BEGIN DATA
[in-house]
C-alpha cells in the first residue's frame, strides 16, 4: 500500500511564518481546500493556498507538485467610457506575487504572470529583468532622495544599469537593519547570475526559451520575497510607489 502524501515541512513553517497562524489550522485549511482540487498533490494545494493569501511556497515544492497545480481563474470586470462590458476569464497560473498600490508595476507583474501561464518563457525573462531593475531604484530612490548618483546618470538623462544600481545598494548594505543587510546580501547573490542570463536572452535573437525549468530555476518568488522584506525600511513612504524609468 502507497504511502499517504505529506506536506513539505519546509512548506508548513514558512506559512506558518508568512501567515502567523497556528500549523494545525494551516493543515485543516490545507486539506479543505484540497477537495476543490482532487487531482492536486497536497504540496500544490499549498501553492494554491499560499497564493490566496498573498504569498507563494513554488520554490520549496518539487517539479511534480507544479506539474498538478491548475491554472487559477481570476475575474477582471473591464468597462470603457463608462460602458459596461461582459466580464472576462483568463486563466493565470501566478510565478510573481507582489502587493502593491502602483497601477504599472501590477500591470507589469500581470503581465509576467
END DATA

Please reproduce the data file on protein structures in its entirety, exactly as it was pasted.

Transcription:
[in-house]
C-alpha cells in the first residue's frame, strides 16, 4: 500500500511564518481546500493556498507538485467610457506575487504572470529583468532622495544599469537593519547570475526559451520575497510607489 502524501515541512513553517497562524489550522485549511482540487498533490494545494493569501511556497515544492497545480481563474470586470462590458476569464497560473498600490508595476507583474501561464518563457525573462531593475531604484530612490548618483546618470538623462544600481545598494548594505543587510546580501547573490542570463536572452535573437525549468530555476518568488522584506525600511513612504524609468 502507497504511502499517504505529506506536506513539505519546509512548506508548513514558512506559512506558518508568512501567515502567523497556528500549523494545525494551516493543515485543516490545507486539506479543505484540497477537495476543490482532487487531482492536486497536497504540496500544490499549498501553492494554491499560499497564493490566496498573498504569498507563494513554488520554490520549496518539487517539479511534480507544479506539474498538478491548475491554472487559477481570476475575474477582471473591464468597462470603457463608462460602458459596461461582459466580464472576462483568463486563466493565470501566478510565478510573481507582489502587493502593491502602483497601477504599472501590477500591470507589469500581470503581465509576467